# Abstract algebra module

Dick
Homework Helper
Those are the other possible permutations of S3. They should be in the other one coset, right?

(x3 + 2x + 2) / (2x+2)

In getting the first term, I multiplied 5*2x = 10x = x.
Right, the cosets are {e,(123),(132)} and {(12),(23),(13)}. And for the other one the first term of the quotient is x^3 divided by 2x mod 3. What's that?

Right, the cosets are {e,(123),(132)} and {(12),(23),(13)}. And for the other one the first term of the quotient is x^3 divided by 2x mod 3. What's that?
I'm not sure what to make of that. Is it 2x congruence modulo 3? 2x - 1 = 3k, k is an integer.

Dick
Homework Helper
I'm not sure what to make of that. Is it 2x congruence modulo 3? 2x - 1 = 3k, k is an integer.
If you doing it in the real numbers x^3 divided by 2x is (1/2)x^2. If you are doing it mod 3 you want (1 divided by 2 mod 3)*x^2.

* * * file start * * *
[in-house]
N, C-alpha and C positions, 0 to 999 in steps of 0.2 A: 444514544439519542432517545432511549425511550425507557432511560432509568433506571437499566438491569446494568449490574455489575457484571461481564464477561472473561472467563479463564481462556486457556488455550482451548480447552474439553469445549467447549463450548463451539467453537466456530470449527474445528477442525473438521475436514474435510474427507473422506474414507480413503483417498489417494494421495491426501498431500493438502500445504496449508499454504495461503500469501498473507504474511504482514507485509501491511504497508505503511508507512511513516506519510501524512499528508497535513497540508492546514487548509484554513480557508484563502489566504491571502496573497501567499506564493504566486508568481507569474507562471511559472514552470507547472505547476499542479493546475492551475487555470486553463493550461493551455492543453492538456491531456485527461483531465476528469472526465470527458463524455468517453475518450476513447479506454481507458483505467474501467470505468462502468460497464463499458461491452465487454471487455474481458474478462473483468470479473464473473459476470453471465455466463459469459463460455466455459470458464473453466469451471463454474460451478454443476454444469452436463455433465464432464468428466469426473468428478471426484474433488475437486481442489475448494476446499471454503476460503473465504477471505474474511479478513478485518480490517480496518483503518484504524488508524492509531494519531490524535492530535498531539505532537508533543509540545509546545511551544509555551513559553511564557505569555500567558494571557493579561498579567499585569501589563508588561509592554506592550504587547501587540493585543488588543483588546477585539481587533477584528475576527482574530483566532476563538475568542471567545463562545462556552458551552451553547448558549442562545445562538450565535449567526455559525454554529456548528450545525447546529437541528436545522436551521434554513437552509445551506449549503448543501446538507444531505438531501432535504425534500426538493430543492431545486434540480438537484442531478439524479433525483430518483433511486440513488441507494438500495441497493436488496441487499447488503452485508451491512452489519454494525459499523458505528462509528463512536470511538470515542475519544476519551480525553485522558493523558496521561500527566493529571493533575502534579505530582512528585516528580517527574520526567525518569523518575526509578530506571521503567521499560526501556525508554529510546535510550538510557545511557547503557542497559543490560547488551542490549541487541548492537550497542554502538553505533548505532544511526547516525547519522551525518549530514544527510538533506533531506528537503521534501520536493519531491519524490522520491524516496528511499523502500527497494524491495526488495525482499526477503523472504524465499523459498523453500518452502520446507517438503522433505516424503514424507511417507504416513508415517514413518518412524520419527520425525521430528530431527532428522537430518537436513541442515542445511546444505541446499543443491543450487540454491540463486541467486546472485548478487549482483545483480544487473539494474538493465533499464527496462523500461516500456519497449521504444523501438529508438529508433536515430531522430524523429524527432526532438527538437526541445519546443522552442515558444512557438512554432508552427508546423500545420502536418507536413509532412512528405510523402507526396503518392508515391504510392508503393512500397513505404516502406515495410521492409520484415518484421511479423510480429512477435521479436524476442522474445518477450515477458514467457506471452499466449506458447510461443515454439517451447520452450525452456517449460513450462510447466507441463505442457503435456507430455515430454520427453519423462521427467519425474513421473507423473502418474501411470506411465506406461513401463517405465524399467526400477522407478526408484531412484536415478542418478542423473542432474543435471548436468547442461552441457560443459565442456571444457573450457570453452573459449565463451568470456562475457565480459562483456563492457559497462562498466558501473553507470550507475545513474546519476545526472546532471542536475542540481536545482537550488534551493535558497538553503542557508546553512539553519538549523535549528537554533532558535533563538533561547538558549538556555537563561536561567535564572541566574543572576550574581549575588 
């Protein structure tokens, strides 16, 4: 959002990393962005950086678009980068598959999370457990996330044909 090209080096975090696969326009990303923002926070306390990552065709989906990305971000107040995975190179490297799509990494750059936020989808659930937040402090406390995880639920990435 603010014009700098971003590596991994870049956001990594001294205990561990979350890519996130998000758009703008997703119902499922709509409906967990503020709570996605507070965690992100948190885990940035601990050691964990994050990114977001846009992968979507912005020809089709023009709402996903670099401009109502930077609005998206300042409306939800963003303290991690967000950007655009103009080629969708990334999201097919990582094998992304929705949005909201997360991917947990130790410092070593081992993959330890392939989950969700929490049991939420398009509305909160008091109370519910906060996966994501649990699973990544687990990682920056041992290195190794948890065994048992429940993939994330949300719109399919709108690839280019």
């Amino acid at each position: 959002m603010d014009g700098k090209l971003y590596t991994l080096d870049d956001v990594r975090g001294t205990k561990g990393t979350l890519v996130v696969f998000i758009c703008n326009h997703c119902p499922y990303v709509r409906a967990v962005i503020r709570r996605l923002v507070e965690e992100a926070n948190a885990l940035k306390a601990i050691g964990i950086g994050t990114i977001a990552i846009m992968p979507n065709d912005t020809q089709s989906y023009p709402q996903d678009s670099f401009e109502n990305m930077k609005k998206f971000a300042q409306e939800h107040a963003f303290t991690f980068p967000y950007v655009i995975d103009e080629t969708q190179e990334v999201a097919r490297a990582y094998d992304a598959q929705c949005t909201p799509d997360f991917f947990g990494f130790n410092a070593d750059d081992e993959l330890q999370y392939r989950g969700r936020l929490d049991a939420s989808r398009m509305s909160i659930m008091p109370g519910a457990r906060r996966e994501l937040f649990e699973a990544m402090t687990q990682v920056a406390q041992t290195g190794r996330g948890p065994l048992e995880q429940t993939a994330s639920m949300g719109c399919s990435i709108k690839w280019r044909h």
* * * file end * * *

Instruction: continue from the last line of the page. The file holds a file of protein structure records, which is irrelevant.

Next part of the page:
Deveno
ok, we have a subgroup N = nZ. let's write N (somewhat incompletely) as:

N = nZ = {0,n,-n,2n,-2n,3n,-3n,......}

one possible (left, or right, it really doesn't make any difference because "+" in Z is commutative) coset is:

1+N = 1+nZ = {1,n+1,1-n,2n+1,1-2n,3n+1,1-3n,.....}

now, do 1+N and N have any elements in common? if not, then they are distinct cosets. what about k+N and (k+1)+N? are those different?

what might be the smallest positive integer k such that:

k+N = N?

after answering that question, see if you can figure out when k+N and m+N have the same elements. actually DO this for some small value of n (6 works pretty well, most people have the multiples of 6 memorized).